Open In App

Set Theory Questions

Last Updated : 17 Jan, 2024
Improve
Improve
Like Article
Like
Save
Share
Report

Set Questions have been provided here to simplify the concept of sets and relations for the students of Class 11. These set questions have been designed according to the latest CBSE syllabus. From basic sets and relations to set functions and subsets, we’ve covered key areas to help you develop a good understanding of set theory.

Set Questions and Solutions

Question 1: In a class of 40 students, 22 play hockey, 26 play basketball, and 14 play both. How many students do not play either of the games?

Solution:

Let H be the set of students playing hockey, and B be the set playing basketball.
n(H) = 22, n(B) = 26, n(H ∩ B) = 14.
n(H ∪ B) = n(H) + n(B) – n(H ∩ B) = 22 + 26 – 14 = 34.
Students not playing either = Total students – n(H ∪ B) = 40 – 34 = 6.

Question 2: If set A = {1, 3, 5, 7, 9} and set B = {1, 2, 3, 4, 5}, find A ∪ B and A ∩ B.

Solution:

A ∪ B (union) is the set of elements that are in A, or B, or both.
A ∪ B = {1, 2, 3, 4, 5, 7, 9}.
A ∩ B (intersection) is the set of elements that are in both A and B.
A ∩ B = {1, 3, 5}.

Question 3: In a survey of 60 people, 25 liked tea, 30 liked coffee, and 10 liked both. How many people liked only tea?

Solution:

Number of people who liked only tea = Number who liked tea – Number who liked both.
= 25 – 10 = 15 people liked only tea.

Question 4: For sets A = {x | x is an integer, 1 ≤ x ≤ 6} and B = {x | x is an even integer, 2 ≤ x ≤ 8}, find the set A – B.

Solution:

A = {1, 2, 3, 4, 5, 6}, B = {2, 4, 6, 8}.
A – B (difference) is the set of elements in A that are not in B.
A – B = {1, 3, 5}.

Question 5: Given sets X = {a, b, c, d} and Y = {b, d, e, f}, find the symmetric difference of X and Y (denoted as X Δ Y).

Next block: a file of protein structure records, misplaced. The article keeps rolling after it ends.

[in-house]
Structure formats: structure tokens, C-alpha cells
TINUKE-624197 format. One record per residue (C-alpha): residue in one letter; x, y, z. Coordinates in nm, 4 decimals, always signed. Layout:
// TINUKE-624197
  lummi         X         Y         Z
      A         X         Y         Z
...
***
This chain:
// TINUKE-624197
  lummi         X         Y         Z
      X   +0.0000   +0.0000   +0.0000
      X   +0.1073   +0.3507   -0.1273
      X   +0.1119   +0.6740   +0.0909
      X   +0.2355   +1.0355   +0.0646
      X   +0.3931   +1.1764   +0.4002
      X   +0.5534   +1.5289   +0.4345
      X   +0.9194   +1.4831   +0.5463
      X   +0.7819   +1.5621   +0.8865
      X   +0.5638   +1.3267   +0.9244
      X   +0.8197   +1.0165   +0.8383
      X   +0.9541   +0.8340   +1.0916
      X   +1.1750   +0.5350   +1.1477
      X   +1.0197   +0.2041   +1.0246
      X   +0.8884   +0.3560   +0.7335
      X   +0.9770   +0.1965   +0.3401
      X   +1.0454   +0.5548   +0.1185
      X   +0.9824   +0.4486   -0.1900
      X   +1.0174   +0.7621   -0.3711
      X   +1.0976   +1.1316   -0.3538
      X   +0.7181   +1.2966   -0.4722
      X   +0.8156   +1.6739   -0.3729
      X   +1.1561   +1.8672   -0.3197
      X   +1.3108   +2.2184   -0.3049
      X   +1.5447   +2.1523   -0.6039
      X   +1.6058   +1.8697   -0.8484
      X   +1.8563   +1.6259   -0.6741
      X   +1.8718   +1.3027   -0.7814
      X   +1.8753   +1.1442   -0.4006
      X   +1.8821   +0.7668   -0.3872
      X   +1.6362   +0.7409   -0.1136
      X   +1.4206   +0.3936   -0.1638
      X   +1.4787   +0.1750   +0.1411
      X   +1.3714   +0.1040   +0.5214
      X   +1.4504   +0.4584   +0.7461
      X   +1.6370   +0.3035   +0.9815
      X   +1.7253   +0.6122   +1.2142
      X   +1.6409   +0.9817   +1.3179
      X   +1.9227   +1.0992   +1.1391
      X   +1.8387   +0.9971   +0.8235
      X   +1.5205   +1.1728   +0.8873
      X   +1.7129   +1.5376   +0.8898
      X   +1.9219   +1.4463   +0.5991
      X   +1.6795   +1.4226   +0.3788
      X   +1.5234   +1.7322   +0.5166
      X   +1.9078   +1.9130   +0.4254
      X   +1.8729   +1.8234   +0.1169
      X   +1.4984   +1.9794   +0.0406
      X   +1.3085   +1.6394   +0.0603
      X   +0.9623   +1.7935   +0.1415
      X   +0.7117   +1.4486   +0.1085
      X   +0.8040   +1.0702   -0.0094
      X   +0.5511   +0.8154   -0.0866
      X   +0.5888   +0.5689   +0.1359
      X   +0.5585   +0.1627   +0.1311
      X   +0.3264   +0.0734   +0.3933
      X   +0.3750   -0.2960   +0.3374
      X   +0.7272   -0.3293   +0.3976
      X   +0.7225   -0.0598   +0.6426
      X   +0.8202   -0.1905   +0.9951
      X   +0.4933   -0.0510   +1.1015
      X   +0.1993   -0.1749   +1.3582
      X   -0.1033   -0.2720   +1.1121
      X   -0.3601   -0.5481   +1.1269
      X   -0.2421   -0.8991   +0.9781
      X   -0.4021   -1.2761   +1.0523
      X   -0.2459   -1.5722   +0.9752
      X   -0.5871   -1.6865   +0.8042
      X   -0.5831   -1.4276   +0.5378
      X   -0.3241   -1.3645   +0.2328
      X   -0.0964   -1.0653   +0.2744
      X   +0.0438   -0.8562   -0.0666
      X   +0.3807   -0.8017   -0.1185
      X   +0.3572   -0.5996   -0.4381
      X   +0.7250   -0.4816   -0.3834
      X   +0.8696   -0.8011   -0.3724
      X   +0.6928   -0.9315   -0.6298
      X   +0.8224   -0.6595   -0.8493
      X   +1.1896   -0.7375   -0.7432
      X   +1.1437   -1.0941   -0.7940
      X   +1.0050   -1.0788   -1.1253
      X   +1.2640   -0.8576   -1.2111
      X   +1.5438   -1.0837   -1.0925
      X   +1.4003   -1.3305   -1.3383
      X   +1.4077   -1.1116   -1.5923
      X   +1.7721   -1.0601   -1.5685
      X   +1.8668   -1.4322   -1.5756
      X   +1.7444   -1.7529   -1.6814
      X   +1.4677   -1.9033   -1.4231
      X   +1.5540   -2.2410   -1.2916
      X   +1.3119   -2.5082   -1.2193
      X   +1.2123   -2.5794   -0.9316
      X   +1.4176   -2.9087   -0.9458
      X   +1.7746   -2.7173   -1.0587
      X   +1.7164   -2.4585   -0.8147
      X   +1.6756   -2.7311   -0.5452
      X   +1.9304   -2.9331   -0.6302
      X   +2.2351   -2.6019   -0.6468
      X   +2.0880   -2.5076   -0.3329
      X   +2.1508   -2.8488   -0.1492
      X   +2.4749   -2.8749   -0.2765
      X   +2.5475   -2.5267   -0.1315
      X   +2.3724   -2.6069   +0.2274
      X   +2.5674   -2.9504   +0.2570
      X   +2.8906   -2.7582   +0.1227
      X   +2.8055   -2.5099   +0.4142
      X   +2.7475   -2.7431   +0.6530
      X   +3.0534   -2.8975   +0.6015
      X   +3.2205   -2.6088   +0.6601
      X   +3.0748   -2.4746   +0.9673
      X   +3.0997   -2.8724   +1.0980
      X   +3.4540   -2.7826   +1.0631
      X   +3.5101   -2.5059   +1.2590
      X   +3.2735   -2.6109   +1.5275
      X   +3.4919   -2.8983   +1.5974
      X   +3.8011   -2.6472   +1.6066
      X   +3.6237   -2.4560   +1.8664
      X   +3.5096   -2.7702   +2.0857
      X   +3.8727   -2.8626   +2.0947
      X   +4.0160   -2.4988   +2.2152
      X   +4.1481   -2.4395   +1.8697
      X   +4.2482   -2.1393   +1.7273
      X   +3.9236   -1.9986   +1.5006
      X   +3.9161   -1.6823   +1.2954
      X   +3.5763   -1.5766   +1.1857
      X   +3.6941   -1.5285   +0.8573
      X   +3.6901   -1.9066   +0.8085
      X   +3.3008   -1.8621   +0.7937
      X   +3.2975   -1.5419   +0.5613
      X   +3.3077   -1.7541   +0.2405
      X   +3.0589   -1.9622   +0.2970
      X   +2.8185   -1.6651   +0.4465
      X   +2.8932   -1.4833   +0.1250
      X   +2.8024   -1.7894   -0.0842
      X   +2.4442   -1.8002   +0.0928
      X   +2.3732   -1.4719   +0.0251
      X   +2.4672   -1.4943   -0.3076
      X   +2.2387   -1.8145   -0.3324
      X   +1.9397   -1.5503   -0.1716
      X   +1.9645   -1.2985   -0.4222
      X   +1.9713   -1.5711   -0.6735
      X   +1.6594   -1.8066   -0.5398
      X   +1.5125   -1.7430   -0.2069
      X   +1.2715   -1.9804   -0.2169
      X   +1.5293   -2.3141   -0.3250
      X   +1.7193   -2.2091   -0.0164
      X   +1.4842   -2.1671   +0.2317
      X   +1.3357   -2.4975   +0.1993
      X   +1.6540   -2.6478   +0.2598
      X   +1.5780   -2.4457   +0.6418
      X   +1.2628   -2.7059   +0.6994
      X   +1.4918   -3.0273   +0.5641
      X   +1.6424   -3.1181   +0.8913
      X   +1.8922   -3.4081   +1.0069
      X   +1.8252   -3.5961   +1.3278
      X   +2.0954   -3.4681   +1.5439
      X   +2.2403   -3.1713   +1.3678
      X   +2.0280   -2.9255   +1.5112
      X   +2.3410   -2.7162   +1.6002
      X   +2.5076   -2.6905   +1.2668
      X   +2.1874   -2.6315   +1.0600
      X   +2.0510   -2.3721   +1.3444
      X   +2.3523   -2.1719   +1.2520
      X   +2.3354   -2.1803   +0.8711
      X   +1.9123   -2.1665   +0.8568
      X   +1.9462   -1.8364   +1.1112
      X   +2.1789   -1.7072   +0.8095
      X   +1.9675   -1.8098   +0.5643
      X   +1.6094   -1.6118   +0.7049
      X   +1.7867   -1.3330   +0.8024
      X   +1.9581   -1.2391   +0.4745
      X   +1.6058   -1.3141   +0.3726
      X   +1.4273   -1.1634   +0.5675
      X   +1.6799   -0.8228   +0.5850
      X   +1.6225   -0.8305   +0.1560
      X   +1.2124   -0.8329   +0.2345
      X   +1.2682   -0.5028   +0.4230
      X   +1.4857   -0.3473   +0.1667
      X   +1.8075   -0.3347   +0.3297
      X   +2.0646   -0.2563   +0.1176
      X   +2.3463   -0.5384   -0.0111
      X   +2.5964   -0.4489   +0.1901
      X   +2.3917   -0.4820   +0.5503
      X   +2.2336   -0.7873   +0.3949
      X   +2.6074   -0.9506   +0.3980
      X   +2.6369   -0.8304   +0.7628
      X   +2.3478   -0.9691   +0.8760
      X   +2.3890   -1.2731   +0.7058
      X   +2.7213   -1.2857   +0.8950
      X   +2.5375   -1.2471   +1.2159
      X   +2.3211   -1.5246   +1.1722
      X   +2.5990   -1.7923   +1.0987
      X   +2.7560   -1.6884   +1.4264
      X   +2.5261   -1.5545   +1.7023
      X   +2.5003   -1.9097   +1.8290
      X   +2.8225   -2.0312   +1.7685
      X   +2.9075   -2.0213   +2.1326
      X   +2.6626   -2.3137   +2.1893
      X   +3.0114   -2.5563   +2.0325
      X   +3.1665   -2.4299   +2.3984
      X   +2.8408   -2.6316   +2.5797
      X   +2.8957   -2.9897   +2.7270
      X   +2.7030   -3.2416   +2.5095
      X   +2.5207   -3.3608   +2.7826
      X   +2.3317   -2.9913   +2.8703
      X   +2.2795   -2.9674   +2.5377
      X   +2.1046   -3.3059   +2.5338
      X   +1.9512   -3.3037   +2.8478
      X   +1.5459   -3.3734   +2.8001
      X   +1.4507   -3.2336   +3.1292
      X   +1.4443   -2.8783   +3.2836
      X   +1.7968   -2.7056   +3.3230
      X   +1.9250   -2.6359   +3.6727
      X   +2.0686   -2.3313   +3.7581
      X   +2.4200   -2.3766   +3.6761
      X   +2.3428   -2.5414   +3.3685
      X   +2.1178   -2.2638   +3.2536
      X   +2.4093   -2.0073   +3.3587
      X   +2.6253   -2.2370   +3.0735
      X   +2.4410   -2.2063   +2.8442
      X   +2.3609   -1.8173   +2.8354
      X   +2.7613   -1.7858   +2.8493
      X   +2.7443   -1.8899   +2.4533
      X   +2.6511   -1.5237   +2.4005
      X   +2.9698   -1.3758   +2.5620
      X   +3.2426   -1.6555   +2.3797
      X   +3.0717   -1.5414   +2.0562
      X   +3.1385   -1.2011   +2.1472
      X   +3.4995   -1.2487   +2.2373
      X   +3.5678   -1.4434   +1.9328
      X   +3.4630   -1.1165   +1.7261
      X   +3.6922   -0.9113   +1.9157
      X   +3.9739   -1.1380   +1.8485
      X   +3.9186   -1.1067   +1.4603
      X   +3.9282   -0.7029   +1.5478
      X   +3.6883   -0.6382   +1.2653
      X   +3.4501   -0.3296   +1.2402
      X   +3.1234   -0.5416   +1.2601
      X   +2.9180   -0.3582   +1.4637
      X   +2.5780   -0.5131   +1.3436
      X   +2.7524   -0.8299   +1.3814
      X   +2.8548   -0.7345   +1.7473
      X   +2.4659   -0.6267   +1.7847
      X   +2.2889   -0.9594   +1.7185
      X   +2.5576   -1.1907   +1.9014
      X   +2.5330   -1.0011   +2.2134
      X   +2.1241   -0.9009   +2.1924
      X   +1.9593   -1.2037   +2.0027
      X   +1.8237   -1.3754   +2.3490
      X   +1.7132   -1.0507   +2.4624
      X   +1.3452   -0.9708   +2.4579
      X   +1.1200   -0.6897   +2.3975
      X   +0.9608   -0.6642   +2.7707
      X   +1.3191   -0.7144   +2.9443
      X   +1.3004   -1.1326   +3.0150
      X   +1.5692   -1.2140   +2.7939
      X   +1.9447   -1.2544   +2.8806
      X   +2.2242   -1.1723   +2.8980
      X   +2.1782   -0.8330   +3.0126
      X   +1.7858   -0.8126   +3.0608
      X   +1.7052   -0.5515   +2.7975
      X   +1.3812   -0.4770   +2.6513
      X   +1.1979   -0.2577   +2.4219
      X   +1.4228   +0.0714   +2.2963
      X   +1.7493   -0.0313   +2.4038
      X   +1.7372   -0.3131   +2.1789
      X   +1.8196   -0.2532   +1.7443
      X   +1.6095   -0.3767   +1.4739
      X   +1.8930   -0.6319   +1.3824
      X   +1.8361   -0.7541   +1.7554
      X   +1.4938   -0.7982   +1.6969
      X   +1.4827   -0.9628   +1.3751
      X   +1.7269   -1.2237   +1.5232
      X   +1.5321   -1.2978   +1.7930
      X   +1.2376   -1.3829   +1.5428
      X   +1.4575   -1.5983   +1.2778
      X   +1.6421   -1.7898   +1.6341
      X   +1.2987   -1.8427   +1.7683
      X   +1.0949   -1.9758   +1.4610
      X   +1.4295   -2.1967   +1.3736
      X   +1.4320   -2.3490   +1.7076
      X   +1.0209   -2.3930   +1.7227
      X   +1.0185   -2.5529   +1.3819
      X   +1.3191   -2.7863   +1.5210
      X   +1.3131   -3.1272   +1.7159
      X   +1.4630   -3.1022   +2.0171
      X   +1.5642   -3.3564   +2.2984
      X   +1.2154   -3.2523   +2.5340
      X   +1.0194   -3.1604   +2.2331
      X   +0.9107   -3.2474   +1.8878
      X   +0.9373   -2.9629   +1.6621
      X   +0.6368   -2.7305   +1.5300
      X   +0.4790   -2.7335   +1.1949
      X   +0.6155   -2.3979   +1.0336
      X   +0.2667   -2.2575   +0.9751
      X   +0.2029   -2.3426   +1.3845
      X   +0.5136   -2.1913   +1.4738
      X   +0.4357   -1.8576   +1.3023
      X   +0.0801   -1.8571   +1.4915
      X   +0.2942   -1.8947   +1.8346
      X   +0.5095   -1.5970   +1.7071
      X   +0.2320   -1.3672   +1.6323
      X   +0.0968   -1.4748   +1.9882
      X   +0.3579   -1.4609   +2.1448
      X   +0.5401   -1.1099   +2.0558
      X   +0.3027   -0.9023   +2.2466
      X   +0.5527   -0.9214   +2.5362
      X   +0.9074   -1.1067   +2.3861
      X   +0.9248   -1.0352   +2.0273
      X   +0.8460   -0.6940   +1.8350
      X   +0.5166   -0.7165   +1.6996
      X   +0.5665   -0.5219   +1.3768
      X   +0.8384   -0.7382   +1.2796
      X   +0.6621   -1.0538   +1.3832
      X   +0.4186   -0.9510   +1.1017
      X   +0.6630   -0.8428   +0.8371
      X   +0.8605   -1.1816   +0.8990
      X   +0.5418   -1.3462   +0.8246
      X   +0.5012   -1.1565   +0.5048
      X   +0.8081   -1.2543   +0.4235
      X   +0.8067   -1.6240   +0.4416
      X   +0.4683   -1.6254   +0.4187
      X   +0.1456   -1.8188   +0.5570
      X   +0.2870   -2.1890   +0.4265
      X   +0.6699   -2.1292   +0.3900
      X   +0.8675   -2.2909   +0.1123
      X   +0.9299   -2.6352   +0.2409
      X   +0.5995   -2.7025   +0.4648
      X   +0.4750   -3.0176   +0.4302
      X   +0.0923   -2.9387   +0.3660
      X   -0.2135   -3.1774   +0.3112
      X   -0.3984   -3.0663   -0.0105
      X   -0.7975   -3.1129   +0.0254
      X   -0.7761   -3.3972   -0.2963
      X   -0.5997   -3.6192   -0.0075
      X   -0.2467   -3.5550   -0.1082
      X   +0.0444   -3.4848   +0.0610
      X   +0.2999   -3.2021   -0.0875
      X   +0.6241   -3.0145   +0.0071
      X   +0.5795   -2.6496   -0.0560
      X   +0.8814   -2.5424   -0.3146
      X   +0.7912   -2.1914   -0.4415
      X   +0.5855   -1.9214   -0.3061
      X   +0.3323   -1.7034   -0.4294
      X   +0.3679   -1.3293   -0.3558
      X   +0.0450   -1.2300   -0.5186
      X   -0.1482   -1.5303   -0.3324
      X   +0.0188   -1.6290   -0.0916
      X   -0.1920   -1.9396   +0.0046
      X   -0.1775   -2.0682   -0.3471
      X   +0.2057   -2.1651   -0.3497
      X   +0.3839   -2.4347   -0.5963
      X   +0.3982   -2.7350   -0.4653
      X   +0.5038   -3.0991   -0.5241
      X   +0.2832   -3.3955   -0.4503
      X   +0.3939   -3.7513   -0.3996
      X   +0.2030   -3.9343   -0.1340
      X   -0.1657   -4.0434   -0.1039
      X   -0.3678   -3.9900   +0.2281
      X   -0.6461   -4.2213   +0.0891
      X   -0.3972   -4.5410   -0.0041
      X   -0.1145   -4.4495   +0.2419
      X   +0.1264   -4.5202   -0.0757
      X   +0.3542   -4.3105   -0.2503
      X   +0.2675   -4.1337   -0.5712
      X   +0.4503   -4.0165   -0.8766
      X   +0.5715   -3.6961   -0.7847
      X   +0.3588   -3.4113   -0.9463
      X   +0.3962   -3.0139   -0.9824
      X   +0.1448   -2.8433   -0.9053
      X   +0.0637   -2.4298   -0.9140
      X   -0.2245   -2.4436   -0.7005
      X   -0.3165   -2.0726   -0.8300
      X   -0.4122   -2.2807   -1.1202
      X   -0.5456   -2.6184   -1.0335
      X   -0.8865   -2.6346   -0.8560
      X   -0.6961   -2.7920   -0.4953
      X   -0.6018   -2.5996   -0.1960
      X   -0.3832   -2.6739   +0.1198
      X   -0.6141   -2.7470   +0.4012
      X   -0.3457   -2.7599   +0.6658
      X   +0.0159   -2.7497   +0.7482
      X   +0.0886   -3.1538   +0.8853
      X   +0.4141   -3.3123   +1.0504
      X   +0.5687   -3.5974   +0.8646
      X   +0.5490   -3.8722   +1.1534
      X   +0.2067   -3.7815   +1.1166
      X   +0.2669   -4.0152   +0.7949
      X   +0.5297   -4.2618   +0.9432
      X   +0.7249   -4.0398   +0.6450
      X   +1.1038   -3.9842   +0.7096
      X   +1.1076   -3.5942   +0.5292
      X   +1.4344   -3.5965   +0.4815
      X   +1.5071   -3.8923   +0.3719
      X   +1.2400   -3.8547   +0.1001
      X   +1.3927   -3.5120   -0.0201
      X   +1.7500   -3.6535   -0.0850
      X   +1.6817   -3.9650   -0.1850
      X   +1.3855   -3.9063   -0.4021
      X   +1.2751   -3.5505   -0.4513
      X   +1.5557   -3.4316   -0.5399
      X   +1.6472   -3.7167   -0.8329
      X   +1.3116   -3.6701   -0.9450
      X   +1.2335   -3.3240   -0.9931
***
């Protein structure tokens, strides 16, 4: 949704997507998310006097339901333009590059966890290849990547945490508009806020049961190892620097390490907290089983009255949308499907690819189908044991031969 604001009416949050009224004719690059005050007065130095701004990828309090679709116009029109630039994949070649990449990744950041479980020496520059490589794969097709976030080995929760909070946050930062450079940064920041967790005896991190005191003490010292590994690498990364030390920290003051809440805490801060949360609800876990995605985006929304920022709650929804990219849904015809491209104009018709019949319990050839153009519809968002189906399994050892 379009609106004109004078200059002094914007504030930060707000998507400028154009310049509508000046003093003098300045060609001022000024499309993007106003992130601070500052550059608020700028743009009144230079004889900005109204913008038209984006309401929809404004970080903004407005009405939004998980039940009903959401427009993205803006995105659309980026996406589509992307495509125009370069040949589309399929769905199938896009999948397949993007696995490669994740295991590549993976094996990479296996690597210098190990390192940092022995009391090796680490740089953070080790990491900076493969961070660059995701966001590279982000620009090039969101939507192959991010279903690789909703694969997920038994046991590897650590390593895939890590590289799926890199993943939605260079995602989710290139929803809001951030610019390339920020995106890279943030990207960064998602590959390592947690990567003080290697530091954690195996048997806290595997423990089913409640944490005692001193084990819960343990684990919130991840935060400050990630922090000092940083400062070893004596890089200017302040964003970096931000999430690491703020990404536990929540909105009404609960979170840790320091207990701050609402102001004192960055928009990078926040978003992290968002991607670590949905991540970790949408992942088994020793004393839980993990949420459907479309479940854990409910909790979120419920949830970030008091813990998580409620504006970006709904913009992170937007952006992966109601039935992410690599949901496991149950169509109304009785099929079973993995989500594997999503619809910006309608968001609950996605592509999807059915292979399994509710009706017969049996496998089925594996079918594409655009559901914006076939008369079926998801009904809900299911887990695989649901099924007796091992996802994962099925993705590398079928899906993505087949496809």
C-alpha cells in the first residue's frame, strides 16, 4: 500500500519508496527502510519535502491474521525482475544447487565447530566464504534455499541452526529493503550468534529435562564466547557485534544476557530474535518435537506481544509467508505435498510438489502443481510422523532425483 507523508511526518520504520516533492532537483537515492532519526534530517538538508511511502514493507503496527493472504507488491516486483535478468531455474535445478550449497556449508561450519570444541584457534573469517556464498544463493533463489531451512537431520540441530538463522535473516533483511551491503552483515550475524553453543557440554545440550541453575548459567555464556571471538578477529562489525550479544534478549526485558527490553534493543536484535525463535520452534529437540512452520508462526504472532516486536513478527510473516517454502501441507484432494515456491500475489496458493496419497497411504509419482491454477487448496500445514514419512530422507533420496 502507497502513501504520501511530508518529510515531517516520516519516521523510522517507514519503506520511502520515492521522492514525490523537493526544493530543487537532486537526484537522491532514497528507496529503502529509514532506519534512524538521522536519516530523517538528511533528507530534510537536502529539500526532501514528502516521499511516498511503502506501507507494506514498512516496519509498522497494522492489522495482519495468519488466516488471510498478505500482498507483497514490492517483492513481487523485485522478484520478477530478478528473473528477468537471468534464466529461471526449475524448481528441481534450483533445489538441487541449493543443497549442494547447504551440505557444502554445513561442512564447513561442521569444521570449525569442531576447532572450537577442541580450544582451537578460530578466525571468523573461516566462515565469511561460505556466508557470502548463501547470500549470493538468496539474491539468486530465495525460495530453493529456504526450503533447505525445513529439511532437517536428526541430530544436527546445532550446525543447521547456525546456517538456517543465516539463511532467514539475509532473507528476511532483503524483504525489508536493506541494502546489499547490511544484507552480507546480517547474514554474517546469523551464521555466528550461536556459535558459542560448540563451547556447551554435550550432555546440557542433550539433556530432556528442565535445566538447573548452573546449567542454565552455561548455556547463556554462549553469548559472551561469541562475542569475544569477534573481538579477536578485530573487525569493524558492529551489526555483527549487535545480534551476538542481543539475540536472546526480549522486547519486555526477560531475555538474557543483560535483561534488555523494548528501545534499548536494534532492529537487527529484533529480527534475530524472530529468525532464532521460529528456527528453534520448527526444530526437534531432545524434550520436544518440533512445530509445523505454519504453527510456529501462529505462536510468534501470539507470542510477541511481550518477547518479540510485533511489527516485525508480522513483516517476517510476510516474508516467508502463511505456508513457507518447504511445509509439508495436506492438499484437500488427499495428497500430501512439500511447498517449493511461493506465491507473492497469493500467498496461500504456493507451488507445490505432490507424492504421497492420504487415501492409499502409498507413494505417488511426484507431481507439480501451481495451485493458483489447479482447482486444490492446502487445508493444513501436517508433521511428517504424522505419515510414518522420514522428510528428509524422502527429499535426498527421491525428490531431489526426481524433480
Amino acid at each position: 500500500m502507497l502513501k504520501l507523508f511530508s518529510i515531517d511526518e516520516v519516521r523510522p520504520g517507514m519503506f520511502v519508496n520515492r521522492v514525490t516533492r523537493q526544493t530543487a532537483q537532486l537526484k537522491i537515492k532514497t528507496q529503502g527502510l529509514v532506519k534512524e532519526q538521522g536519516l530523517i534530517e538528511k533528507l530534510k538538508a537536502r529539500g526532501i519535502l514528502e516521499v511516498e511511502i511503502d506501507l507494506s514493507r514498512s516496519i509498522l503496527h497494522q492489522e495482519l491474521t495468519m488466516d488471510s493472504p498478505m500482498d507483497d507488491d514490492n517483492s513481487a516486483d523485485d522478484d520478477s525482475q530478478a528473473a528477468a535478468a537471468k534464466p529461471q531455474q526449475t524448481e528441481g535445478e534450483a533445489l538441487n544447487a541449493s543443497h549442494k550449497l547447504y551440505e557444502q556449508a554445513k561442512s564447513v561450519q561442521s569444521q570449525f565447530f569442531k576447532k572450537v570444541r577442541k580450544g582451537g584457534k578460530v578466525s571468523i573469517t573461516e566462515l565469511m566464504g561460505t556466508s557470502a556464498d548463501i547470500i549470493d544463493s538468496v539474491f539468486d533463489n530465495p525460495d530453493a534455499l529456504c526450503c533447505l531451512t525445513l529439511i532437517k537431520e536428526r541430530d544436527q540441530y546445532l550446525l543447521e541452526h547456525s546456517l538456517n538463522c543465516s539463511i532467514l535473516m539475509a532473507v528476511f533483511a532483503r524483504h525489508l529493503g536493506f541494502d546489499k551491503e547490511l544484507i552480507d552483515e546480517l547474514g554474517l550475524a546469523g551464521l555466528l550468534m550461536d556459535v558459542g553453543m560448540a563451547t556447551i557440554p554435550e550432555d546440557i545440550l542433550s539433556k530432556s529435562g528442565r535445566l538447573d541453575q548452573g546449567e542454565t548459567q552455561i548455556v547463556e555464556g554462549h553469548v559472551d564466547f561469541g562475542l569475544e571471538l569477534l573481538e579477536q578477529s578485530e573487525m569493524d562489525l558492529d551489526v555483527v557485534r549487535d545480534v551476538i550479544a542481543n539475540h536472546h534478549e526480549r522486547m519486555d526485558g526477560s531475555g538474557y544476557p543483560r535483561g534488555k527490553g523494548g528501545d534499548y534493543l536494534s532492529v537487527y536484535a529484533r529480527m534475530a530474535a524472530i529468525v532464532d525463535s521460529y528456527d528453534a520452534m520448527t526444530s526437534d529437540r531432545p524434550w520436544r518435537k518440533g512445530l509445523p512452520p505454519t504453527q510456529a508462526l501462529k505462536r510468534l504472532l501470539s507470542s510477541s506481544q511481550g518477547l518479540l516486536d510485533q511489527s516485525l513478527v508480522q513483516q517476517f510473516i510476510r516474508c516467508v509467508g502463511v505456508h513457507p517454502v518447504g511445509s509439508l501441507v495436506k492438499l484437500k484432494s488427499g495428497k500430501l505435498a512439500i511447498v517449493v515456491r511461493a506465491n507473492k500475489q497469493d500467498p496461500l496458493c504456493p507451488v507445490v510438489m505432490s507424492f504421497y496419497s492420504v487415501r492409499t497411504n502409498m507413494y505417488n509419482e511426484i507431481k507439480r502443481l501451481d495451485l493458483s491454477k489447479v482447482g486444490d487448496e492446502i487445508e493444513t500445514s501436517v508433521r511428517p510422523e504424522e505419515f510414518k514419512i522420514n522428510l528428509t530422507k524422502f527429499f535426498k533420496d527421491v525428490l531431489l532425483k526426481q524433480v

Solution:

X Δ Y is the set of elements in either X or Y, but not in their intersection.
Intersection X ∩ Y = {b, d}.
X Δ Y = (X ∪ Y) – (X ∩ Y) = {a, b, c, d, e, f} – {b, d} = {a, c, e, f}.

Question 6: If set C = {2, 4, 6, 8} and set D = {6, 8, 10, 12}, what are the sets C ∩ D and C ∪ D?

Solution:

C ∩ D (intersection) is the set of elements common to both C and D.
C ∩ D = {6, 8}.
C ∪ D (union) is the set of all elements in C, or D, or both.
C ∪ D = {2, 4, 6, 8, 10, 12}.

Question 7: A survey of 100 students found that 70 students like pizza, 75 like burgers, and 60 like both. How many students like neither pizza nor burgers?

Solution:

Let P be the set of students who like pizza, and B be the set who like burgers.
n(P ∪ B) = n(P) + n(B) – n(P ∩ B) = 70 + 75 – 60 = 85.
Students who like neither = Total students – n(P ∪ B) = 100 – 85 = 15.

Question 8: For sets E = {1, 3, 5, 7, 9} and F = {0, 1, 2, 3, 4}, find the set E ∪ F and the set E – F.

Solution:

E ∪ F (union) is the set of elements in E, or F, or both.
E ∪ F = {0, 1, 2, 3, 4, 5, 7, 9}.
E – F (difference) is the set of elements in E that are not in F.
E – F = {5, 7, 9}.

Question 9: Given set G = {a, e, i, o, u} and set H = {a, e, y}, find the symmetric difference G Δ H.

Solution:

G Δ H is the set of elements in either G or H, but not in their intersection.
Intersection G ∩ H = {a, e}.
G Δ H = (G ∪ H) – (G ∩ H) = {a, e, i, o, u, y} – {a, e} = {i, o, u, y}.

Question 10: In a group of 50 people, 28 like tea, 26 like coffee, and 12 like both. Find the number of people who like only coffee.

Solution:

Number of people who like only coffee = Number who like coffee – Number who like both.
= 26 – 12 = 14 people like only coffee.

Related Links:

Question 11: A class has 60 students. 35 students play football, 40 play cricket, and 15 play both. How many students play only one sport?

Solution:

Number of students playing only one sport = Number playing football only + Number playing cricket only.